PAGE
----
Lala (Chinese slang)

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Lala (Chinese: 拉拉; pinyin: lālā) is a non-derogatory Chinese slang term for lesbian, or a same-sex desiring woman, adapted phonetically from English.[1] It is used primarily by the LGBT+ community in Mainland China, though the term has origins in the Taiwanese term for lesbian, lazi (Chinese: 拉子; pinyin: lāzi).[2] Beginning in the late twentieth and early twenty-first centuries, lala communities started to form in urban areas of China, such as Beijing and Shanghai, using bars and online chatrooms to connect.[3]

In 2005, a group of young self-identifying lalas in Beijing founded les+ Magazine, China's first and only queer women's magazine.[4] Despite legal restrictions in China over LGBT issues, les+ has found subscribers in all 23 Provinces of China as well as several countries abroad.[4] The slogan printed on the magazine's first issue read: "After the darkness fades away, I’ll be holding your hand, walking under the sunlight with pride, boldly and happily living our lives!"[5]

In 2012, Lucetta Kam Yip-lo, an assistant professor at Hong Kong Baptist University (HKBU), published the book Shanghai Lalas: Female Tongzhi Communities and Politics in Urban China. Kam's monograph features interviews with 25 Chinese lalas, female bisexuals, and trans women living in Shanghai, most of whom were women in their twenties from urban areas.

Origins[edit]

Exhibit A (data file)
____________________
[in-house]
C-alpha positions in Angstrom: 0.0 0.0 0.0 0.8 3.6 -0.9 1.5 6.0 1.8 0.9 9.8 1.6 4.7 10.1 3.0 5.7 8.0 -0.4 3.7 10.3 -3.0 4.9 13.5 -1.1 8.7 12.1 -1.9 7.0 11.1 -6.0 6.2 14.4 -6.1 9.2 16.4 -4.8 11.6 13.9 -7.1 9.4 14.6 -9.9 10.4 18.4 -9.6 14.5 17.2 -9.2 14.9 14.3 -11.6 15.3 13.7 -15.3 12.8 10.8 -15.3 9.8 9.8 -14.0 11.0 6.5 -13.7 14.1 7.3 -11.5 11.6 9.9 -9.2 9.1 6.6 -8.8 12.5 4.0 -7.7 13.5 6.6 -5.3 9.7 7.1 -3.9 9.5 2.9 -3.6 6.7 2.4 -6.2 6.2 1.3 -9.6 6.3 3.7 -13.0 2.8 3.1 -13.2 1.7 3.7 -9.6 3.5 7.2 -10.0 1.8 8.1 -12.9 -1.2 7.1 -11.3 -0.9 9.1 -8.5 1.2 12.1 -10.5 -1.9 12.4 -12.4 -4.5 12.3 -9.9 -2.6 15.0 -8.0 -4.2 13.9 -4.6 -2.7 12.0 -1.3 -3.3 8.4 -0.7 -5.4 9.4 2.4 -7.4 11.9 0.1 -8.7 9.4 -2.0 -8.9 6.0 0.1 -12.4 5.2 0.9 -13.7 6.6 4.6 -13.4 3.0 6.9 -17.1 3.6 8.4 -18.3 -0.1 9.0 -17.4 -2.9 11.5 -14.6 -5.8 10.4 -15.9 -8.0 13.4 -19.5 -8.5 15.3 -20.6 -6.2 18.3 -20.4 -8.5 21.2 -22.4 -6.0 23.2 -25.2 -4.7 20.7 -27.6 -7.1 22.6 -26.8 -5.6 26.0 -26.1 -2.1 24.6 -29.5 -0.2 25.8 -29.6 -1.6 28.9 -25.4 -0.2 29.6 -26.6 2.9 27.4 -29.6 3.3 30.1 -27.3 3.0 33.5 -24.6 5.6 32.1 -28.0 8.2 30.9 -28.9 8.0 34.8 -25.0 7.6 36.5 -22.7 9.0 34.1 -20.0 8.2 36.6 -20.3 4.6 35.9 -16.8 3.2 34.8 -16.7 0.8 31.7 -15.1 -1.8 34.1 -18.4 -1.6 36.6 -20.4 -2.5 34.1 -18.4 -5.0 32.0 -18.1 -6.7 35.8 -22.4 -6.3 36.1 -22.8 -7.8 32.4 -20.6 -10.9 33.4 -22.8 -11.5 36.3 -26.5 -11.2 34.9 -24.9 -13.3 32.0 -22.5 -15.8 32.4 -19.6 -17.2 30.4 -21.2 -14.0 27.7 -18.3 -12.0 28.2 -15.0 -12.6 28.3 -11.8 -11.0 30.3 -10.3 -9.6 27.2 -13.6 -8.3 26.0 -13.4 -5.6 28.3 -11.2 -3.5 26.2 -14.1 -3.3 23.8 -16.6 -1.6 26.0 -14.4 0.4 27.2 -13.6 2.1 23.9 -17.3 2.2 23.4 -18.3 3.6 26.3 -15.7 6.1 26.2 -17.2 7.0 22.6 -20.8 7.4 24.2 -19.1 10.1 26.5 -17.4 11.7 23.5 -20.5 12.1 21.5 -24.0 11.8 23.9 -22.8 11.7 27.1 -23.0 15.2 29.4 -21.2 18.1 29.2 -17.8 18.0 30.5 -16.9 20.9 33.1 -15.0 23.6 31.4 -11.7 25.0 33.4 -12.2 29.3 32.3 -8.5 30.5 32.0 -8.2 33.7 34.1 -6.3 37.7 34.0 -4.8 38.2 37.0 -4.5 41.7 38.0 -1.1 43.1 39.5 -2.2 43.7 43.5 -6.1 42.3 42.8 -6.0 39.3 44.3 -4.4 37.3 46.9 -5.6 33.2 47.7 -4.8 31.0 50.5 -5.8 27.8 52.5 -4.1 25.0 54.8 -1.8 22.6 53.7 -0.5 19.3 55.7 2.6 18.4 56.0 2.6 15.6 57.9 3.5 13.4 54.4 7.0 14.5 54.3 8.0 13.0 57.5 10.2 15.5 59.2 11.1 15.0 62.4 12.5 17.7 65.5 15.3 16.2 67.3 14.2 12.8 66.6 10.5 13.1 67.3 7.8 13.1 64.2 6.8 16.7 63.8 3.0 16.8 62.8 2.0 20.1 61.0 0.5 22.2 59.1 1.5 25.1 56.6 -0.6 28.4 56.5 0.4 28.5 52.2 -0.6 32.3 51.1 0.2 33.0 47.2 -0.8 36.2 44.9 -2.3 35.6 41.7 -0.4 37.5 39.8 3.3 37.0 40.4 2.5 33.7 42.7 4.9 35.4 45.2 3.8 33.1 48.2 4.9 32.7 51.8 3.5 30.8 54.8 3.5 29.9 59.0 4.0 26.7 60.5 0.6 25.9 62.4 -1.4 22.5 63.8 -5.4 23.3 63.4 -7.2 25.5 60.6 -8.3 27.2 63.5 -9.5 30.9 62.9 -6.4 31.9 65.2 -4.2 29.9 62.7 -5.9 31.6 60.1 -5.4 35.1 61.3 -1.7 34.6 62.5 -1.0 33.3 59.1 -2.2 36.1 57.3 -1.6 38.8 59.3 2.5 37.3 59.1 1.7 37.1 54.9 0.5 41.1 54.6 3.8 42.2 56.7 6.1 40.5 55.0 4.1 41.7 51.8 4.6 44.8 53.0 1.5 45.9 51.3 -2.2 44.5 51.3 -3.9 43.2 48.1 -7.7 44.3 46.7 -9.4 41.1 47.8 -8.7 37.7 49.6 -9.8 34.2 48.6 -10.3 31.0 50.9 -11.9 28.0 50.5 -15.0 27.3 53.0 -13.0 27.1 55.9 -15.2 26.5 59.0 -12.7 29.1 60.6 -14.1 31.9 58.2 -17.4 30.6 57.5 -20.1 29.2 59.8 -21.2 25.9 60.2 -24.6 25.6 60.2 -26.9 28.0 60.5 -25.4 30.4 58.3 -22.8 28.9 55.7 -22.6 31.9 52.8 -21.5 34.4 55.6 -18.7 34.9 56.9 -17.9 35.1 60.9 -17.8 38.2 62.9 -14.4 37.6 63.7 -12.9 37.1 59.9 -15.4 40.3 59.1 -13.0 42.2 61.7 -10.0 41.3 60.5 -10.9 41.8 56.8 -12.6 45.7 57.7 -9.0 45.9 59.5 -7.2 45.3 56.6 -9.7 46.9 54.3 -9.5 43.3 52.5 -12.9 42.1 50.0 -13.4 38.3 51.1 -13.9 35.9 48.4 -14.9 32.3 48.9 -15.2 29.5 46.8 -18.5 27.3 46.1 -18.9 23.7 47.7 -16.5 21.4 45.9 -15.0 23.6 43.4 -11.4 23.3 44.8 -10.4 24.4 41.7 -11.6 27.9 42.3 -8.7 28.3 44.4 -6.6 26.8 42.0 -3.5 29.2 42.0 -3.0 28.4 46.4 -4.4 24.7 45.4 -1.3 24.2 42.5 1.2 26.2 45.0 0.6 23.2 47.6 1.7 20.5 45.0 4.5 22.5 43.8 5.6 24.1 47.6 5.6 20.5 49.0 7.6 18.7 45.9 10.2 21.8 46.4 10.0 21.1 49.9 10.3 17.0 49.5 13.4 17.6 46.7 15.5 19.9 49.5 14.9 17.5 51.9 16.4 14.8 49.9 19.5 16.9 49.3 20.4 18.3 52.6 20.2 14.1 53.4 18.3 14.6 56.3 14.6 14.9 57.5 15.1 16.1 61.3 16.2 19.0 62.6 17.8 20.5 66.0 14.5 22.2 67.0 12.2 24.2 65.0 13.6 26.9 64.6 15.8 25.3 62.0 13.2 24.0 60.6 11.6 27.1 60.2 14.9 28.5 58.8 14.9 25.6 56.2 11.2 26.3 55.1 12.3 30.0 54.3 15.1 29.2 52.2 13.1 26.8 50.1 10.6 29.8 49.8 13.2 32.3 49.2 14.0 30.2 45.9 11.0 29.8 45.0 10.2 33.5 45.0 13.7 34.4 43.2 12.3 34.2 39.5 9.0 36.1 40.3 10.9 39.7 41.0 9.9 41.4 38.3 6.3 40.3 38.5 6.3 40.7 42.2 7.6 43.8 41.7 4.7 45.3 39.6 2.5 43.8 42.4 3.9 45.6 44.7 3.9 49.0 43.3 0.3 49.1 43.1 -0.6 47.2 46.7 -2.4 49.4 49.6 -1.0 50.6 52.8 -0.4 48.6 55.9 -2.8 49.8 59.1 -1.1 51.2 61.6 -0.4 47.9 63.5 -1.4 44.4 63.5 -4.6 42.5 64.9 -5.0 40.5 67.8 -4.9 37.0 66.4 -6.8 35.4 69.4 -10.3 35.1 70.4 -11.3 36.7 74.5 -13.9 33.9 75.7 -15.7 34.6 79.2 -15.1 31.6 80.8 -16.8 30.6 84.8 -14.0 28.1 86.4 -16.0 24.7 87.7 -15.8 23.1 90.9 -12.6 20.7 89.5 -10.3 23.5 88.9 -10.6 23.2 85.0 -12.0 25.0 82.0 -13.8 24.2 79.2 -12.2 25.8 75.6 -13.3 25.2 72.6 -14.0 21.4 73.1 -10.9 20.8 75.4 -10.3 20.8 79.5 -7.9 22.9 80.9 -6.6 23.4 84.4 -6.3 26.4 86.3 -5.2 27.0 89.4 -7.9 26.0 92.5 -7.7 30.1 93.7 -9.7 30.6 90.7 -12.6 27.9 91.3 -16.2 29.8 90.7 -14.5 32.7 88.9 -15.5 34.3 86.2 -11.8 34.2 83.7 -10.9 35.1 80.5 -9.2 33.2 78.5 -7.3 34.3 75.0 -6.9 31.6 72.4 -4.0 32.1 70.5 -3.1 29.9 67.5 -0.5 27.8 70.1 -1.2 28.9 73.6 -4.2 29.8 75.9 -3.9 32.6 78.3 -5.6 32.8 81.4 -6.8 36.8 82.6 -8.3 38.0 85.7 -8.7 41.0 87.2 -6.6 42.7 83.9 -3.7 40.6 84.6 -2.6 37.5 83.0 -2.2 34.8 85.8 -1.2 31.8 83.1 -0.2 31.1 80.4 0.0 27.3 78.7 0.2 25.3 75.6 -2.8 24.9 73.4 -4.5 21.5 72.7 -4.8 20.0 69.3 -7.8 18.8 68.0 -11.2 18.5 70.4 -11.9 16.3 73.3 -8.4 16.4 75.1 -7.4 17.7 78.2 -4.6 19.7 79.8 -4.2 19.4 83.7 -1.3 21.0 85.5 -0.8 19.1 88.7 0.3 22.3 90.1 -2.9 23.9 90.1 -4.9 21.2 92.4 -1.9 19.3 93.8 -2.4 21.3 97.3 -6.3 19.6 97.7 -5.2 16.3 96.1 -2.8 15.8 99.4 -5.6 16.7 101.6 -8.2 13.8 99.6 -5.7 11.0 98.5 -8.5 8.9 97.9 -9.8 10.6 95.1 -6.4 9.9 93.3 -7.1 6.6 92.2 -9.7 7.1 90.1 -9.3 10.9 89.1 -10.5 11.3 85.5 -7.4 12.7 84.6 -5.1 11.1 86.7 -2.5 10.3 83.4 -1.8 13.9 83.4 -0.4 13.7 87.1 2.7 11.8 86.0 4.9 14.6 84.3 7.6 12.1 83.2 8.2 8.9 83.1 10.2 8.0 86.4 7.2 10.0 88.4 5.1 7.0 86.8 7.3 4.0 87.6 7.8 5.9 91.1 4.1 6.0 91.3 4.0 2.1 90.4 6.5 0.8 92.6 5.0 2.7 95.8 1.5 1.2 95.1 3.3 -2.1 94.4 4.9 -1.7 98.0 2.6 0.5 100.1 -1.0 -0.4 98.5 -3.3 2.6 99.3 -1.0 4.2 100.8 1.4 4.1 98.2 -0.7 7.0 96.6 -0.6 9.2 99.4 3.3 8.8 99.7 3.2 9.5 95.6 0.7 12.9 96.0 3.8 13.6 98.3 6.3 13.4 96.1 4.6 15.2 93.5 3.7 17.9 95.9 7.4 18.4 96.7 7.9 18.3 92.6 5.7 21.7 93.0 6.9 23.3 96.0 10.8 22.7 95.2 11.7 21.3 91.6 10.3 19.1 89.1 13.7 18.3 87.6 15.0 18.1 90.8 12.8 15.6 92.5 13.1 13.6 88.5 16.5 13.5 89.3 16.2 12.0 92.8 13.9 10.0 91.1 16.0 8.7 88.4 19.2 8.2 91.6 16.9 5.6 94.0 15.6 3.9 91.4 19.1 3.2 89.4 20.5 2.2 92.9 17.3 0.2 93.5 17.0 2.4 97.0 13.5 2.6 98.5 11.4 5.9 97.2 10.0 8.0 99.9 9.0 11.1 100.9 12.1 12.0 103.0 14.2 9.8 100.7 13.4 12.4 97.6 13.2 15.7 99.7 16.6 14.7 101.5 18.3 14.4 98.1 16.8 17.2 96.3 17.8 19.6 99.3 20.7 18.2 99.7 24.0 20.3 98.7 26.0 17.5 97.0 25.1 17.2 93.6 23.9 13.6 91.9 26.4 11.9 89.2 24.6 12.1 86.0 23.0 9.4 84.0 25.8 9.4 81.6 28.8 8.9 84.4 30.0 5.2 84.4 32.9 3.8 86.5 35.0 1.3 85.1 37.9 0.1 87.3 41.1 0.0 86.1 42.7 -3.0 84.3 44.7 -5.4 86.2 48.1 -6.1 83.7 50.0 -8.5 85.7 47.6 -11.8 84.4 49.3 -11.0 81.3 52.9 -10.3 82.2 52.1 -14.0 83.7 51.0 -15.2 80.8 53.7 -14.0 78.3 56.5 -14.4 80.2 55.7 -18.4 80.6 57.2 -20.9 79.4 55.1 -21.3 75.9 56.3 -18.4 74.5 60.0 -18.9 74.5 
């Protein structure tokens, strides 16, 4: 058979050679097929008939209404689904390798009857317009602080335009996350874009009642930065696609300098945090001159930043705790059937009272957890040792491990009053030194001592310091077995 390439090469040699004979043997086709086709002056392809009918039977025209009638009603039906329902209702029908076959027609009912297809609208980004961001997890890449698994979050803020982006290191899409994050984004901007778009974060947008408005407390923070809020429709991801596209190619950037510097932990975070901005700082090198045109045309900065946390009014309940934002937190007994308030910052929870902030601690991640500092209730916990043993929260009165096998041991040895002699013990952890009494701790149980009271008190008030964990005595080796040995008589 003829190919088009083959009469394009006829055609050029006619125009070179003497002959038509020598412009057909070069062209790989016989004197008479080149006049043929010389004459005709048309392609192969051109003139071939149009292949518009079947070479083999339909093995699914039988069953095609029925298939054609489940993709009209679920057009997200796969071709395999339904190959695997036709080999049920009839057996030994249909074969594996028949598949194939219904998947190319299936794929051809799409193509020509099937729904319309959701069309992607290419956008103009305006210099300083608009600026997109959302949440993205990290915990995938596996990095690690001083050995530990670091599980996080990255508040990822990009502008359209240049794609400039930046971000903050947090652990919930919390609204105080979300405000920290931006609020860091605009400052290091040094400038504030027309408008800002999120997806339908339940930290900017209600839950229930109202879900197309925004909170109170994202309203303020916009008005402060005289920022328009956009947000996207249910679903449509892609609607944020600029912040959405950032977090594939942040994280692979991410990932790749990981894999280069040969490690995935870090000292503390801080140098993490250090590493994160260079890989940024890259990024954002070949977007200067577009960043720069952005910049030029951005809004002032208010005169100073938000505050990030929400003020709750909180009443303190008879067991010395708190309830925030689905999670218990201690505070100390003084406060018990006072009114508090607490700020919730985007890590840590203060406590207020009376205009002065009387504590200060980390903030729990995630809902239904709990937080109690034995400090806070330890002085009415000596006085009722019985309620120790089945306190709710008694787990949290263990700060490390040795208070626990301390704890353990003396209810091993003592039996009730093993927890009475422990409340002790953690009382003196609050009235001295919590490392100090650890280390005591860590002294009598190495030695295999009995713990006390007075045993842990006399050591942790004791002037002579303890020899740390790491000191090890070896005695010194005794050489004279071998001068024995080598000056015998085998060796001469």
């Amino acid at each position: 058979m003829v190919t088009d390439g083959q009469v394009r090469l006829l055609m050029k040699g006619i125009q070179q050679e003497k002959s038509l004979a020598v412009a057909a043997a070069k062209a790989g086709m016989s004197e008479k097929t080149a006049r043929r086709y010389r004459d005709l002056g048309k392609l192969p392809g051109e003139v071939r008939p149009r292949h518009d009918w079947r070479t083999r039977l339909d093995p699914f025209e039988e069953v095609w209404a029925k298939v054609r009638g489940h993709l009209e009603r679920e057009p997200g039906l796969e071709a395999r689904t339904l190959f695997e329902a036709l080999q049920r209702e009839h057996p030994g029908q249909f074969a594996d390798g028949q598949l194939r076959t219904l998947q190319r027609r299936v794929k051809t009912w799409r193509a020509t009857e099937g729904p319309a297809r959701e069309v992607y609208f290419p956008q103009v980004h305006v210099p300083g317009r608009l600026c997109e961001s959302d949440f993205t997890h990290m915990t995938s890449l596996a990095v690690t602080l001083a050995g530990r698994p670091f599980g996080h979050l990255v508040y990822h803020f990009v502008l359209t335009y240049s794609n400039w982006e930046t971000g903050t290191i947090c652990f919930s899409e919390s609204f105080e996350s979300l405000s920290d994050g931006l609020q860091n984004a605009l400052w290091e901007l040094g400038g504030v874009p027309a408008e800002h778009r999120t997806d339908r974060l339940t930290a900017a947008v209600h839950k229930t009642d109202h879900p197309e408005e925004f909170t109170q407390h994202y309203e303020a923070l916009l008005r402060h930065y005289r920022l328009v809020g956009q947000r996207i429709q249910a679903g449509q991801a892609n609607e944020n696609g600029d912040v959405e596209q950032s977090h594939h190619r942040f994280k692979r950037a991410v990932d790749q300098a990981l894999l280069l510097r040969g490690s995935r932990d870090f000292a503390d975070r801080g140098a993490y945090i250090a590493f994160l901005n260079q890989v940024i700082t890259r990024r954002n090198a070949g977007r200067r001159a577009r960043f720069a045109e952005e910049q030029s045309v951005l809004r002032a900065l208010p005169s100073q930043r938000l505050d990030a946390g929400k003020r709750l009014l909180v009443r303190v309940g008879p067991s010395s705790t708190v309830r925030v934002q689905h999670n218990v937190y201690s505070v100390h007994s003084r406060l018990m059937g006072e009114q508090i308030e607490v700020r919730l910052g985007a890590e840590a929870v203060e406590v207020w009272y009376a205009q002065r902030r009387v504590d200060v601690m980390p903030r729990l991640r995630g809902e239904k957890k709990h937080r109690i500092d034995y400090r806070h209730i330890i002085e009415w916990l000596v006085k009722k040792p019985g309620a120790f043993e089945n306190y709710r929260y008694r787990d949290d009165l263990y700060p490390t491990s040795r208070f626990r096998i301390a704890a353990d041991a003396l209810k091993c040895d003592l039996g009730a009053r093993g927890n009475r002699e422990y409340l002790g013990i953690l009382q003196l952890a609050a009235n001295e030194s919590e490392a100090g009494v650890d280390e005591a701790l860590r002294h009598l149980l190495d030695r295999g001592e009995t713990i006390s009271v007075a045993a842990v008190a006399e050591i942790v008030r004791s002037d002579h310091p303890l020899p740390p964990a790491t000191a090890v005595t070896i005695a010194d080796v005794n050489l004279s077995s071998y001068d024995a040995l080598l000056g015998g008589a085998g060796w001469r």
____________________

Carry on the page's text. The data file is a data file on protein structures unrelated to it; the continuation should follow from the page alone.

The term lazi first entered the Mainland Chinese lexicon through Taiwanese writer Qiu Miaojin's novel The Crocodile's Journal (1994), which features a central character named Lazi.[6] Chinese individuals identifying as lesbian have since favoured the term lala to describe their sexual orientation.[7]

References[edit]

  1. ^ "How to speak gay in Shanghai | CNN Travel". travel.cnn.com. Retrieved 2019-02-20.
  2. ^ Connecting Taiwan : participation, integration, impacts. Storm, Carsten,. New York. ISBN 9781351268950. OCLC 1037285684.CS1 maint: others (link)
  3. ^ "Beijing's 'Lala' scene -- A Chinese Lesbian speaks out". www.chinadaily.com.cn. Retrieved 2019-02-20.
  4. ^ a b "jingzhao - Personal network". cargocollective.com. Retrieved 2019-02-20.
  5. ^ Kam Yip-lo, Lucetta (2013). Shanghai lalas : female Tongzhi communities and politics in urban China. Hong Kong: Hong Kong University Press. ISBN 9789882208452. OCLC 828740506.
  6. ^ Understanding global sexualities : new frontiers. Aggleton, Peter. New York: Routledge. 2012. ISBN 9780415673471. OCLC 731925309.CS1 maint: others (link)
  7. ^ Group, SEEC Media. "Chinese queer slang". www.timeoutbeijing.com. Retrieved 2019-02-20.